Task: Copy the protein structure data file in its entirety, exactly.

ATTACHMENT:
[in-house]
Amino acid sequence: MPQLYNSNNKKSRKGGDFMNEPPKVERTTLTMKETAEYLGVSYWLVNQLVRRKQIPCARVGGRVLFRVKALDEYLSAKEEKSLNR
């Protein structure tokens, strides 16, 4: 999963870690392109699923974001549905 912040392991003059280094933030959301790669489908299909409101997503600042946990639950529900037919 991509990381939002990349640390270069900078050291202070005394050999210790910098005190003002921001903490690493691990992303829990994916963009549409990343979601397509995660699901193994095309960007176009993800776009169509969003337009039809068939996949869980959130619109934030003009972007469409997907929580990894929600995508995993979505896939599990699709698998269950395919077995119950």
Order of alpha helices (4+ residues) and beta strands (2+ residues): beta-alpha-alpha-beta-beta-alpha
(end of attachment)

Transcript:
[in-house]
Amino acid sequence: MPQLYNSNNKKSRKGGDFMNEPPKVERTTLTMKETAEYLGVSYWLVNQLVRRKQIPCARVGGRVLFRVKALDEYLSAKEEKSLNR
């Protein structure tokens, strides 16, 4: 999963870690392109699923974001549905 912040392991003059280094933030959301790669489908299909409101997503600042946990639950529900037919 991509990381939002990349640390270069900078050291202070005394050999210790910098005190003002921001903490690493691990992303829990994916963009549409990343979601397509995660699901193994095309960007176009993800776009169509969003337009039809068939996949869980959130619109934030003009972007469409997907929580990894929600995508995993979505896939599990699709698998269950395919077995119950």
Order of alpha helices (4+ residues) and beta strands (2+ residues): beta-alpha-alpha-beta-beta-alpha